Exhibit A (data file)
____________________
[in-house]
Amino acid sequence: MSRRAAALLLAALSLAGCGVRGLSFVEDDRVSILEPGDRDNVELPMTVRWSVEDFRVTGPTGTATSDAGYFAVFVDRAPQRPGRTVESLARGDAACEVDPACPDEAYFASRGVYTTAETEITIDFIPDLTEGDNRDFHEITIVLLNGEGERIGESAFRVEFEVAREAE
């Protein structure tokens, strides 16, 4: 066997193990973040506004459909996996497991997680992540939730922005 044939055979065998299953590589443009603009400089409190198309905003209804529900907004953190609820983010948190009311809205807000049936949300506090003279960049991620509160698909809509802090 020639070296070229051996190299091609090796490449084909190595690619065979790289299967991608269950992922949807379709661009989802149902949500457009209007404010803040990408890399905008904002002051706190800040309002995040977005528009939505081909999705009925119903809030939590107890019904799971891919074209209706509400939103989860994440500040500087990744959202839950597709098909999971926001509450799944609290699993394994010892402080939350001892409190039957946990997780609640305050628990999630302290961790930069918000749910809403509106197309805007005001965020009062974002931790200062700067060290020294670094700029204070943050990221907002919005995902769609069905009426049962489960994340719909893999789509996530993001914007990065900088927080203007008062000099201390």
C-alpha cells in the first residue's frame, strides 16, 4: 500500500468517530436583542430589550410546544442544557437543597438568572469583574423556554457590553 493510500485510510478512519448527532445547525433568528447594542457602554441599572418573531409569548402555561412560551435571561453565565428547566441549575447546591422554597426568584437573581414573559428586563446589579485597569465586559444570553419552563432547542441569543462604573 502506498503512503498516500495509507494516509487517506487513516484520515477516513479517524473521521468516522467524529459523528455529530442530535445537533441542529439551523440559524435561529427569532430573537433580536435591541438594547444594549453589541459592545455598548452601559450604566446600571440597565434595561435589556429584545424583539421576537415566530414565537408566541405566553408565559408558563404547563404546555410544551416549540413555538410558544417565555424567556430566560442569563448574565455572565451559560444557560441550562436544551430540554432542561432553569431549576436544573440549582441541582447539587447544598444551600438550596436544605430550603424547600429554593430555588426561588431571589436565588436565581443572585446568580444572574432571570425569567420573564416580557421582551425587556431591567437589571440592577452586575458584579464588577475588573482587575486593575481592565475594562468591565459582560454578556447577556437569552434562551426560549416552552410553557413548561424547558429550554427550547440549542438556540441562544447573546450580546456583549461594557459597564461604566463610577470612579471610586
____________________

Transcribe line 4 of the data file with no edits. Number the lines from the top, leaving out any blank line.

C-alpha cells in the first residue's frame, strides 16, 4: 500500500468517530436583542430589550410546544442544557437543597438568572469583574423556554457590553 493510500485510510478512519448527532445547525433568528447594542457602554441599572418573531409569548402555561412560551435571561453565565428547566441549575447546591422554597426568584437573581414573559428586563446589579485597569465586559444570553419552563432547542441569543462604573 502506498503512503498516500495509507494516509487517506487513516484520515477516513479517524473521521468516522467524529459523528455529530442530535445537533441542529439551523440559524435561529427569532430573537433580536435591541438594547444594549453589541459592545455598548452601559450604566446600571440597565434595561435589556429584545424583539421576537415566530414565537408566541405566553408565559408558563404547563404546555410544551416549540413555538410558544417565555424567556430566560442569563448574565455572565451559560444557560441550562436544551430540554432542561432553569431549576436544573440549582441541582447539587447544598444551600438550596436544605430550603424547600429554593430555588426561588431571589436565588436565581443572585446568580444572574432571570425569567420573564416580557421582551425587556431591567437589571440592577452586575458584579464588577475588573482587575486593575481592565475594562468591565459582560454578556447577556437569552434562551426560549416552552410553557413548561424547558429550554427550547440549542438556540441562544447573546450580546456583549461594557459597564461604566463610577470612579471610586